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Rotterdam and Oslo sign MoU for green corridor

Photo: JLA Media rotterdam and oslo sign mou jpg[43].jpg
From left to right: Robert Simons, Vice Mayor for Port, Economy, Hospitality and Governance of the City of Rotterdam, and Rina Hansen, Vice Mayor for Business Development and Public Ownership of the City of Oslo
The City of Rotterdam and the City of Oslo have signed a Memorandum of Understanding (MoU) to establish a green corridor for shortsea shipping.

The corridor will be served by Samskip’s next-generation zero-emission SeaShuttle vessels.

Under the partnerships, the two European port majors will work on accelerating green transition in shortsea shipping, to support the debut of Samskip’s green hydrogen-fuelled container ships.

“Samskip celebrates both the cooperative endeavours of this partnership, as well as this momentous occasion and the positive results that come from the green transition efforts,” Samskip Holding CEO Kari-Pekka Laaksonen, said.

“This signing brings us one step closer toward the exciting launch of SeaShuttle, the zero-emission hydrogen vessels that will be utilised in this project, and we look forward to continuing to nurture the relationship we have built between Rotterdam and Oslo.”

Both cities have invested in decarbonisation initiatives as part of their commitments to the advancement of the maritime industry. As part of the largest multimodal network in Europe, Samskip has major terminals in both cities.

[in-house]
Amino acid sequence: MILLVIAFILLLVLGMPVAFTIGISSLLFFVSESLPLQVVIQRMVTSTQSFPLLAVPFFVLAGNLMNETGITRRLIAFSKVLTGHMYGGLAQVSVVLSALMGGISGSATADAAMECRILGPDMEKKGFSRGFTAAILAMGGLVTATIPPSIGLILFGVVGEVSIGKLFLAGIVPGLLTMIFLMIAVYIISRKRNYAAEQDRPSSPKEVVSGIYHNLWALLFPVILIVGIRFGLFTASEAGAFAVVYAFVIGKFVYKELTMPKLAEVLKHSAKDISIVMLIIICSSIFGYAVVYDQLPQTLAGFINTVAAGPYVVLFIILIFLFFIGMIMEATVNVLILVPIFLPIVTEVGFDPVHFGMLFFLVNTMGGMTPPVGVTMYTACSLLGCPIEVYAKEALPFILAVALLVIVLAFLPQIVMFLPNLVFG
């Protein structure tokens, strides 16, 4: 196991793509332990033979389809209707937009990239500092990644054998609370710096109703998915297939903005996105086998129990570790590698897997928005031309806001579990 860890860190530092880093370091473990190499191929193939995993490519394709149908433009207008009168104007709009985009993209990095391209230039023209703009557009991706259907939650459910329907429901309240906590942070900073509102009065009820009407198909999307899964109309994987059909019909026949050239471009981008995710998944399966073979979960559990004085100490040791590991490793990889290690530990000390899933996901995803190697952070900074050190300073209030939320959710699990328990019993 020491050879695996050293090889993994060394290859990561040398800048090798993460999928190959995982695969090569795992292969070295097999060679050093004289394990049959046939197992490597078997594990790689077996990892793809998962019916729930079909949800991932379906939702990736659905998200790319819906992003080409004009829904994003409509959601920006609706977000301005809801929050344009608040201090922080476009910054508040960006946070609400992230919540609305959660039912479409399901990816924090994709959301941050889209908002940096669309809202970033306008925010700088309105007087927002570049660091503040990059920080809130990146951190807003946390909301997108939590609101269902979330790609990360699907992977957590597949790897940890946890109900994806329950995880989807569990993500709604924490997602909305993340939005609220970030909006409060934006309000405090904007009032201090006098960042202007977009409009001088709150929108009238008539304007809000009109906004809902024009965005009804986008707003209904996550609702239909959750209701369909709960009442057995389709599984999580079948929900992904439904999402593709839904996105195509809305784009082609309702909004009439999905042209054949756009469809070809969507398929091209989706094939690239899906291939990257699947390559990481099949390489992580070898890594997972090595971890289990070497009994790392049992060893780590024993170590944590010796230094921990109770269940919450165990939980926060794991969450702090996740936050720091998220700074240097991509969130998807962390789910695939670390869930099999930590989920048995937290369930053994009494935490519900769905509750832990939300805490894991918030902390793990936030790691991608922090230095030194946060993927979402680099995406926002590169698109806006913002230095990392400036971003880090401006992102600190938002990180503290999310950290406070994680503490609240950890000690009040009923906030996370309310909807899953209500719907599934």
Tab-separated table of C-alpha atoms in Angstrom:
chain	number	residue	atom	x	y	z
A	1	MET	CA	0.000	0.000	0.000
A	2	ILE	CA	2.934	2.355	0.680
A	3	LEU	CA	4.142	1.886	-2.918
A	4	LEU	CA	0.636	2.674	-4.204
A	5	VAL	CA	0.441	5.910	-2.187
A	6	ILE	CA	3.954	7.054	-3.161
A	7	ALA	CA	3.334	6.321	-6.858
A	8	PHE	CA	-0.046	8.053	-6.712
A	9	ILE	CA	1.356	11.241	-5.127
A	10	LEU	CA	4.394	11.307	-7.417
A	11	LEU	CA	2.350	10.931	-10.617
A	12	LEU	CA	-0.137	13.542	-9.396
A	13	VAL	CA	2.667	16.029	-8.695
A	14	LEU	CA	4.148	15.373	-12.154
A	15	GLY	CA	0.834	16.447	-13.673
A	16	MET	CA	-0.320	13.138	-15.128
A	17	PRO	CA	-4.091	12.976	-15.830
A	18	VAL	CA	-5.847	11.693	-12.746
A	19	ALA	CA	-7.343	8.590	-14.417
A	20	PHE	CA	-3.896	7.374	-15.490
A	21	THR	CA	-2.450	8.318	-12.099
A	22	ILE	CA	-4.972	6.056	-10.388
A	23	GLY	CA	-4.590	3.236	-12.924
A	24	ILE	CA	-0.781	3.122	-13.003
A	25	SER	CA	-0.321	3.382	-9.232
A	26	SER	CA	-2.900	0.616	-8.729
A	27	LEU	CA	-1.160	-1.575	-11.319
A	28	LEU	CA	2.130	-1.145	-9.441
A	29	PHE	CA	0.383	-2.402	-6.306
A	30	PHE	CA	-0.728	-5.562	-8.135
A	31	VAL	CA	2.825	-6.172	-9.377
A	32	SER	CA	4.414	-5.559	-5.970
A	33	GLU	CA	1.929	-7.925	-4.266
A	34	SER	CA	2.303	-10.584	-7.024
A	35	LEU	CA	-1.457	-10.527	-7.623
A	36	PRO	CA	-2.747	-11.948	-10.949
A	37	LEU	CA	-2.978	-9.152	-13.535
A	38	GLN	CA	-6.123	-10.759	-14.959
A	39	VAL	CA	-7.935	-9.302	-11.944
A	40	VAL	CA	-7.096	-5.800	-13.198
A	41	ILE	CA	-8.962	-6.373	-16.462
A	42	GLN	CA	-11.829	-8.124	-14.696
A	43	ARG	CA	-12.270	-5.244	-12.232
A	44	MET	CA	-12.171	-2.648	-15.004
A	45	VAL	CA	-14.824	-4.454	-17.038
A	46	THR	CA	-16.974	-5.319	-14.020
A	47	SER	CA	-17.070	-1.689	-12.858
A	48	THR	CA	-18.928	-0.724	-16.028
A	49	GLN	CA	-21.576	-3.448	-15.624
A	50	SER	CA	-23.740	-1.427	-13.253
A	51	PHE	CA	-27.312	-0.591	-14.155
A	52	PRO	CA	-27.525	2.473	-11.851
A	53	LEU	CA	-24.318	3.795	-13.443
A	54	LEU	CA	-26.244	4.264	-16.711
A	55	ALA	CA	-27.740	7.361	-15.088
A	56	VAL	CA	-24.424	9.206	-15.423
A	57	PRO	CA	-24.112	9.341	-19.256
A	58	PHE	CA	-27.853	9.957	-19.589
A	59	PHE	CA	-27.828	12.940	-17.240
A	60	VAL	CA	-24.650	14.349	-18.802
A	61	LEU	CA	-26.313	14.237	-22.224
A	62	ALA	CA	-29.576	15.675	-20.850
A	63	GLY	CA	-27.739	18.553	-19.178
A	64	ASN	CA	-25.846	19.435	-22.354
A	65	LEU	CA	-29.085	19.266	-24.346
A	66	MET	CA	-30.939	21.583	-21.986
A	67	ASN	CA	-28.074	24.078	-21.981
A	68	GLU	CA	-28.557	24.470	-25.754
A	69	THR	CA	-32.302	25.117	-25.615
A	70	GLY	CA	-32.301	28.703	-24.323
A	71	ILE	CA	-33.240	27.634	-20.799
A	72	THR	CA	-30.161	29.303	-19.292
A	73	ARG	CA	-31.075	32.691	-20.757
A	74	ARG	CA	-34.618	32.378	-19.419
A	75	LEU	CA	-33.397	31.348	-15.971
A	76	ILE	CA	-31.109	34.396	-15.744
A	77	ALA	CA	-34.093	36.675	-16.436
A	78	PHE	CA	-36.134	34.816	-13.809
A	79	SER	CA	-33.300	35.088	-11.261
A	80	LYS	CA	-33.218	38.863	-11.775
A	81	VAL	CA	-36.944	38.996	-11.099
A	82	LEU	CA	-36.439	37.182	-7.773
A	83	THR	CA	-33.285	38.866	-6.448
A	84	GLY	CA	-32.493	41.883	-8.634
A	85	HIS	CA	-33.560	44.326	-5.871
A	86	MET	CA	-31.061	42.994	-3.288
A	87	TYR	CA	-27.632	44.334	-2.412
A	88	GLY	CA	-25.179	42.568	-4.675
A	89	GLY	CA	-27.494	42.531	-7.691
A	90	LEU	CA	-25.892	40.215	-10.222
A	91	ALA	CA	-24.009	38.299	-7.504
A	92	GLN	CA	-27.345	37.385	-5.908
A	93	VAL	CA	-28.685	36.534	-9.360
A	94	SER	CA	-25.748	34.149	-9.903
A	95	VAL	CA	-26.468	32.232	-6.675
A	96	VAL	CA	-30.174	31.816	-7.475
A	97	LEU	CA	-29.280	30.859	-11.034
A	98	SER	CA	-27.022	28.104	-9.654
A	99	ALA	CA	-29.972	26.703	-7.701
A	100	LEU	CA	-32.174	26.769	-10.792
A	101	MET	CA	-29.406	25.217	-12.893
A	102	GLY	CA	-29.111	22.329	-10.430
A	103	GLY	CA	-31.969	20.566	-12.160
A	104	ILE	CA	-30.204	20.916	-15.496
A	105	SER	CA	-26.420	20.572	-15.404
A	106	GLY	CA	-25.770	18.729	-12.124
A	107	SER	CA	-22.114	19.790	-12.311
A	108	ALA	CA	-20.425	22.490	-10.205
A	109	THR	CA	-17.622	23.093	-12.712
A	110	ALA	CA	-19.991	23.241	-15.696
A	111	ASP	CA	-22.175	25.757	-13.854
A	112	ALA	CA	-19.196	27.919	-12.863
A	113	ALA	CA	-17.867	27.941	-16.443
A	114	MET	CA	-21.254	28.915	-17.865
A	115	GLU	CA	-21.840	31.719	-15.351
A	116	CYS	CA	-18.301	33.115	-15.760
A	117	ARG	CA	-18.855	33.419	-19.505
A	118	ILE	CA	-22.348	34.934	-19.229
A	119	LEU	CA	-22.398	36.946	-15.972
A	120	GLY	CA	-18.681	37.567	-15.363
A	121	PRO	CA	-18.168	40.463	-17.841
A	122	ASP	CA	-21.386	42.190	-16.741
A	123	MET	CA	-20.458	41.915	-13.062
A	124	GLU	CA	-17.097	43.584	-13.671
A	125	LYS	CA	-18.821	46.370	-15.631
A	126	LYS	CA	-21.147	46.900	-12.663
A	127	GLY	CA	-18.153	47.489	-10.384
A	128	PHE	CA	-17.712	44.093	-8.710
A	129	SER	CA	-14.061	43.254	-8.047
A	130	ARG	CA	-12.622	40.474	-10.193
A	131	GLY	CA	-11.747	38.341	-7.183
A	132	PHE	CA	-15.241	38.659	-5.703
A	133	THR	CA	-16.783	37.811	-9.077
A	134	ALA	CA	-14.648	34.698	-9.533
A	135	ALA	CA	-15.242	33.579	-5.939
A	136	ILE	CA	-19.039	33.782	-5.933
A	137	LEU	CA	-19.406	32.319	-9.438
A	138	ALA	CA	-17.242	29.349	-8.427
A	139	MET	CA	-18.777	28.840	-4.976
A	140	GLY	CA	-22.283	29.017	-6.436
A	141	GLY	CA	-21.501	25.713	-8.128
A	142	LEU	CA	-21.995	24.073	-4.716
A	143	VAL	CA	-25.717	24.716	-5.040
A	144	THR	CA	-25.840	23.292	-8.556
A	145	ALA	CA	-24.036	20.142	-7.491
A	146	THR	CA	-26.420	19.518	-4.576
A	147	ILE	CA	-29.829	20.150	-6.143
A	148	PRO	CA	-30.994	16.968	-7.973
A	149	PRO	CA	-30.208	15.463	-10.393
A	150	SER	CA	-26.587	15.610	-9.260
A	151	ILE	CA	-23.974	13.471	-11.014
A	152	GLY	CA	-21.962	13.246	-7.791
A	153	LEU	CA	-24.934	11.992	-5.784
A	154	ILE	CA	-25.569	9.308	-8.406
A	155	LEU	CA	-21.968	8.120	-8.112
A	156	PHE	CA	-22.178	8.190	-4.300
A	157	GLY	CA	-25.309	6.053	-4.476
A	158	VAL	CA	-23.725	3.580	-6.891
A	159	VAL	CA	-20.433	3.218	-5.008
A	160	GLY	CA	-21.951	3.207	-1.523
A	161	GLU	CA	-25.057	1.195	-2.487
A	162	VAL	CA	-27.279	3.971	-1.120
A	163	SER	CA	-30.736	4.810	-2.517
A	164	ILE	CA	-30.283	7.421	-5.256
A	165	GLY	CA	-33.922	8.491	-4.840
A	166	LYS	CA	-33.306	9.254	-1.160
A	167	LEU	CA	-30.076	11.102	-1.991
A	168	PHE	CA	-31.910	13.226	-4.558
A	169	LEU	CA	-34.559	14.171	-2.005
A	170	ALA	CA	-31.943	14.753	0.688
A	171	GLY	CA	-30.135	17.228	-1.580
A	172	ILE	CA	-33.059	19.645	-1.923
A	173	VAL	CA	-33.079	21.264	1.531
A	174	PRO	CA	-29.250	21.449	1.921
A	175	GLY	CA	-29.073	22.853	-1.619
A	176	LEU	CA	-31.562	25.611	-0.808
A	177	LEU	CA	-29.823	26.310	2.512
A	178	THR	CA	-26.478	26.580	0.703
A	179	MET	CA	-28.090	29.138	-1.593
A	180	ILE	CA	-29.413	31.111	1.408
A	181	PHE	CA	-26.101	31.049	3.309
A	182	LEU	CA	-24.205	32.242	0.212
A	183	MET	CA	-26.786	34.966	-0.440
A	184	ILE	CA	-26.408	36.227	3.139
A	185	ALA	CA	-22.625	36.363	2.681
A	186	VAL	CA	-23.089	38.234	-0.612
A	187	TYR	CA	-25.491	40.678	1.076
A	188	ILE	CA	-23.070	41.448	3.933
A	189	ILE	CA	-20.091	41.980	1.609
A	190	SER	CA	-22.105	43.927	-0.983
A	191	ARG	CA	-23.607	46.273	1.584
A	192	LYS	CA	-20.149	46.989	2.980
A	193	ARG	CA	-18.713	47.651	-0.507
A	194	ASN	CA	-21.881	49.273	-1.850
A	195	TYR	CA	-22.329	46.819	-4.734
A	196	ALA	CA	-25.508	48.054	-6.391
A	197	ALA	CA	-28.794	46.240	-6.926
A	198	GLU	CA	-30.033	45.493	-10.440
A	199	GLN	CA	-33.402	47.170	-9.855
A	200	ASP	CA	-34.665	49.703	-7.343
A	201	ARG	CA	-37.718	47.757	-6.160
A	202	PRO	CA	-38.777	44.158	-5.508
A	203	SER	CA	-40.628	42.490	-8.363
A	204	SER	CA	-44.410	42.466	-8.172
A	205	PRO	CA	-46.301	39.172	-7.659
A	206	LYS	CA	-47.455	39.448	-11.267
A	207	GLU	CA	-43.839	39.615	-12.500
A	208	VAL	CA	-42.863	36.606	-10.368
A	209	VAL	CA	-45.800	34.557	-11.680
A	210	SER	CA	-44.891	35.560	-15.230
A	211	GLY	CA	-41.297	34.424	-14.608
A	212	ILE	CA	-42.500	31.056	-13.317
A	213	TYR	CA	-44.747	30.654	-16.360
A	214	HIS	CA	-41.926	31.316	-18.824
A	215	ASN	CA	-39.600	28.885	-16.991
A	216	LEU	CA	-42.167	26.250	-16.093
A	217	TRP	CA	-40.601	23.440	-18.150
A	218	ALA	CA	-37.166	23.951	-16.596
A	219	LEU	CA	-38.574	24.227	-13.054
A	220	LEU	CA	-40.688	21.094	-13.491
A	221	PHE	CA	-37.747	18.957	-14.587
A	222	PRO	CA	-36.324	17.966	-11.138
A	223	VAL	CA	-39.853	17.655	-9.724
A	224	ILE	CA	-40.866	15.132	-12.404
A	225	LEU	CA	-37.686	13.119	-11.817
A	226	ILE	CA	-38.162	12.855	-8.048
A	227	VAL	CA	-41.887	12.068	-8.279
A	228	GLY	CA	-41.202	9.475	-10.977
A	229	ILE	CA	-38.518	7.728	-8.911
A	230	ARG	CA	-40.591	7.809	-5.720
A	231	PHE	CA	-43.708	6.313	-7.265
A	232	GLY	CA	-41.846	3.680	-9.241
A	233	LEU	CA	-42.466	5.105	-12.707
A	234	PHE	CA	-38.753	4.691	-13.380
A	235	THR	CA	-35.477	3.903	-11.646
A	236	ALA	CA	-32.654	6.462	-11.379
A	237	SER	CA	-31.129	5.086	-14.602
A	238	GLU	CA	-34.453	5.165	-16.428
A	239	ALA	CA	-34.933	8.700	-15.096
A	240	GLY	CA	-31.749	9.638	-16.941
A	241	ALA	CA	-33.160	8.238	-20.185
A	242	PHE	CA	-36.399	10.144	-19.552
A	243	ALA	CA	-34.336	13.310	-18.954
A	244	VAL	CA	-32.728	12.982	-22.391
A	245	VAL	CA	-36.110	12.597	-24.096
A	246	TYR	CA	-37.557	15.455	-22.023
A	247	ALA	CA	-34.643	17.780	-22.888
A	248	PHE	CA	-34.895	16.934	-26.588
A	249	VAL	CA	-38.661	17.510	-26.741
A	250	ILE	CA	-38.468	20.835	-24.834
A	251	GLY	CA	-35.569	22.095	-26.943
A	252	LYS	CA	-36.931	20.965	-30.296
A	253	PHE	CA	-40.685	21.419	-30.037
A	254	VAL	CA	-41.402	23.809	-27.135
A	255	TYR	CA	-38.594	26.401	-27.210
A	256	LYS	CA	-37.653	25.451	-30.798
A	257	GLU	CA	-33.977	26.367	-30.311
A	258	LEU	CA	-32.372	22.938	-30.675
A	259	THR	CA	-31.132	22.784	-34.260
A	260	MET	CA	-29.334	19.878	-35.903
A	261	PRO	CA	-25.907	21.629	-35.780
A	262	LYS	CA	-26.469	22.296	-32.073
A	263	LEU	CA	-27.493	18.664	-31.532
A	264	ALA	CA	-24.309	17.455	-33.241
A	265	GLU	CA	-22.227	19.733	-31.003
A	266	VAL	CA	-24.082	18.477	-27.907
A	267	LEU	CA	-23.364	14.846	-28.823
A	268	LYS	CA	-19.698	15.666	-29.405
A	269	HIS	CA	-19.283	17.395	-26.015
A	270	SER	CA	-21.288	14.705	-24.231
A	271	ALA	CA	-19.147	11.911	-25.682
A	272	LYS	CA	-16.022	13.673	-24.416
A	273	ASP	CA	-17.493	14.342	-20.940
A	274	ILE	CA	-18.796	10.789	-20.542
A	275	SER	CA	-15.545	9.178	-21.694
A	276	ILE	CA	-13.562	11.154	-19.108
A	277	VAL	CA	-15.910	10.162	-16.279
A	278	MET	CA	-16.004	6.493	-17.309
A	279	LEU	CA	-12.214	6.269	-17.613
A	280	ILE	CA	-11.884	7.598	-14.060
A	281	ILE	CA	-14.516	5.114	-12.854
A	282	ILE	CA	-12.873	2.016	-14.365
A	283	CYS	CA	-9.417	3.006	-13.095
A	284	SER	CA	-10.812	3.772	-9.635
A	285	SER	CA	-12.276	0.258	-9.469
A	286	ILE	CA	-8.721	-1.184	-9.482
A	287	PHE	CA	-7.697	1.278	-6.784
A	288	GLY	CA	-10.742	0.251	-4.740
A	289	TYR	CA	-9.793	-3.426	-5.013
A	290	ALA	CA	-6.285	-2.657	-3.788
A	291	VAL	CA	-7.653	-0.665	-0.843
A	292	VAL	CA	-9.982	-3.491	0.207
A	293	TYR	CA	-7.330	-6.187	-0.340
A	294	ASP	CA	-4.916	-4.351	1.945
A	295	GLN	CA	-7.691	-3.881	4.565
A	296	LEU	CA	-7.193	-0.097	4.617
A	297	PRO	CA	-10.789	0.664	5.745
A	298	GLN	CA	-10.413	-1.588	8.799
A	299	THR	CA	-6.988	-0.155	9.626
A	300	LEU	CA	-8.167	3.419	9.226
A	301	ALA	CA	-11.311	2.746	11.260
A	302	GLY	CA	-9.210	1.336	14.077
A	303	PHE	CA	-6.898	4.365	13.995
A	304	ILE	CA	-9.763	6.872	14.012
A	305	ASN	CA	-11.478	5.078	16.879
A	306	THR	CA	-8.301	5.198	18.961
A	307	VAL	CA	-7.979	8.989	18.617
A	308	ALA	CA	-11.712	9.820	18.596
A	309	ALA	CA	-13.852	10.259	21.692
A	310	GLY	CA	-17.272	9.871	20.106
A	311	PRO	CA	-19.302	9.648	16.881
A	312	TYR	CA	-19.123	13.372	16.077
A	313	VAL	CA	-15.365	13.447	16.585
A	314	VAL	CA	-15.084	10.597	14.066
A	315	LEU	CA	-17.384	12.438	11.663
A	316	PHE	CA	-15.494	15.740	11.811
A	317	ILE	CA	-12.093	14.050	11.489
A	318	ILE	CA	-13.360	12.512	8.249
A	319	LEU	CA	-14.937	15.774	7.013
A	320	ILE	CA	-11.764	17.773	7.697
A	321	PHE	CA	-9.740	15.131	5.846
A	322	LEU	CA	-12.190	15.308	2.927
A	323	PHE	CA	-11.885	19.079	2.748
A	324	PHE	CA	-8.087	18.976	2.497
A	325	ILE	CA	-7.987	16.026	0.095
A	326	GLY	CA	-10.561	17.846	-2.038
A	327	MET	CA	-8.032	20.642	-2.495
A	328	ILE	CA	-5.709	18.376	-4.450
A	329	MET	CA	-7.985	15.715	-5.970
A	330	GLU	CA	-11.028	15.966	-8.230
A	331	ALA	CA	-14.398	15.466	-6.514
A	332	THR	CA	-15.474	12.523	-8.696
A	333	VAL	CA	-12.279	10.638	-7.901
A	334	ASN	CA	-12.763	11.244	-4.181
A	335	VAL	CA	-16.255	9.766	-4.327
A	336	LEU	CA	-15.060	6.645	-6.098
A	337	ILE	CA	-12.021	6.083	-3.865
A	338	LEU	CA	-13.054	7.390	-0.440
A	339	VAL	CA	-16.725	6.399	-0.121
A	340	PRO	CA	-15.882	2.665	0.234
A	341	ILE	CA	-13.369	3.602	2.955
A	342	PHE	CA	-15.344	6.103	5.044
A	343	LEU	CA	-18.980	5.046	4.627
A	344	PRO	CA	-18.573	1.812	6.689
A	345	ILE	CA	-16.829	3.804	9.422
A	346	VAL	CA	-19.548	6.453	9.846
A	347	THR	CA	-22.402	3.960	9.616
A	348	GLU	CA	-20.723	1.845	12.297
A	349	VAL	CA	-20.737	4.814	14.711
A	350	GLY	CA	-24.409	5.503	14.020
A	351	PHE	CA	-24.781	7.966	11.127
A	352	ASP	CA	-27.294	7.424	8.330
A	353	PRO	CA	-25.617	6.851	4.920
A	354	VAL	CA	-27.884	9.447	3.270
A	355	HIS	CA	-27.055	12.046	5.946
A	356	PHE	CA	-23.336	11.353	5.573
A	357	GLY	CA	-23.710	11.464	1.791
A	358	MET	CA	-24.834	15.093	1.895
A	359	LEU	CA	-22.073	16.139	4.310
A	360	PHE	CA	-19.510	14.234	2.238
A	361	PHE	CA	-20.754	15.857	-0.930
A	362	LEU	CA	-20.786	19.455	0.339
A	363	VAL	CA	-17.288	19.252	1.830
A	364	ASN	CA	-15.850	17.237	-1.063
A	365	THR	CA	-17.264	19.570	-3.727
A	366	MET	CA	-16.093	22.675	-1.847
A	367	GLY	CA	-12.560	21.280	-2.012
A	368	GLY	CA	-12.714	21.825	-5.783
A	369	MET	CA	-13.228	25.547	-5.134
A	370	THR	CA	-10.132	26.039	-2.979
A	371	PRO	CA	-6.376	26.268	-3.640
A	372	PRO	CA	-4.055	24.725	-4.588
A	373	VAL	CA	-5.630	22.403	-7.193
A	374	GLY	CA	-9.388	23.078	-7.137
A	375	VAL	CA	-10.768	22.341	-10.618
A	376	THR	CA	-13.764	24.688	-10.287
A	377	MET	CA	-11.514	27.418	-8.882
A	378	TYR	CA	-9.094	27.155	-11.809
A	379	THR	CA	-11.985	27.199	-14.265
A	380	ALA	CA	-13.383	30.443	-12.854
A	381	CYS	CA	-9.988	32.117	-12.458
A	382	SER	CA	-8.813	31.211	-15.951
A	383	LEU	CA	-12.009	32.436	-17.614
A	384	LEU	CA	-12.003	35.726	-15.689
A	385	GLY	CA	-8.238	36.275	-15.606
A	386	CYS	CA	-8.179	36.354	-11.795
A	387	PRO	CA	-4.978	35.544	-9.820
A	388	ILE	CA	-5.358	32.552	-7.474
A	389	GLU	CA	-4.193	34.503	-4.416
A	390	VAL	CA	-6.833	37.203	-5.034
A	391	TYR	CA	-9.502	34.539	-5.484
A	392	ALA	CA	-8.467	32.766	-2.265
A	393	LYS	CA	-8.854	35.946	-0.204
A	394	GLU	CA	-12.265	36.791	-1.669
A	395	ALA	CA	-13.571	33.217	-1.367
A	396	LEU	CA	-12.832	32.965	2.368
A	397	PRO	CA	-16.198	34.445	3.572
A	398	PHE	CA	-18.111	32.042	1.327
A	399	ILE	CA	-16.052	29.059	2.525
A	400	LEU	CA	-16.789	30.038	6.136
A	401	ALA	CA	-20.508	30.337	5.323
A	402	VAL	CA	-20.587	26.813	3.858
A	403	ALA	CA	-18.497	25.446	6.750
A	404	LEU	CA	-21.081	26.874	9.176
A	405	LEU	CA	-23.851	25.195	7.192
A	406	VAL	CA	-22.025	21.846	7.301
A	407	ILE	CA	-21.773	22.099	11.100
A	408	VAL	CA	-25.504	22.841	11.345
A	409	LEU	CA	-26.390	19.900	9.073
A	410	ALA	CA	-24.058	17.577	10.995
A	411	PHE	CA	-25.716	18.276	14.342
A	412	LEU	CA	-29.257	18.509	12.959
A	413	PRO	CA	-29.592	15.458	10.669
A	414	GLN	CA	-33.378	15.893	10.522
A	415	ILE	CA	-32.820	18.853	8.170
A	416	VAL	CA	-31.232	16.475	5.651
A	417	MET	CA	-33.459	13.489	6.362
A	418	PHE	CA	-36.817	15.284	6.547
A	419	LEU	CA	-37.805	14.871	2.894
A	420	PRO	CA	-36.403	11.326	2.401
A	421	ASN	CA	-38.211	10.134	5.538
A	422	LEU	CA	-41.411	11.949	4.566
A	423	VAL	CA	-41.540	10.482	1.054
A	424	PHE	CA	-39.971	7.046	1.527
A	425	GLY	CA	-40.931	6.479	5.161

“This is a perfect example of different companies and entities pulling together to accelerate greener logistics to help us achieve our ambitious decarbonisation targets for the upcoming years,” said Samskip Director, Business Development Magnús Salberg Óskarsson.

Two Samskip zero-emission SeaShuttles will be utilised to service the new green corridor. The 135 metre-ships are being built by Cochin Shipyard and are due for delivery in the third and fourth quarters of 2025.

They will be among the first zero-emission short-sea container vessels in the world to use green hydrogen as fuel. The ships will operate weekly loops between Rotterdam and ports in the Oslofjord region establishing true end-to-end corridor services.

Samskip’s vessels will be powered by a 3.2 MW hydrogen fuel cell each, with diesel generators installed for backup. Each vessel is expected to cut around 25,000 tonnes of CO2 emissions a year when powered by fuel cells and by using green shore power at the port of call.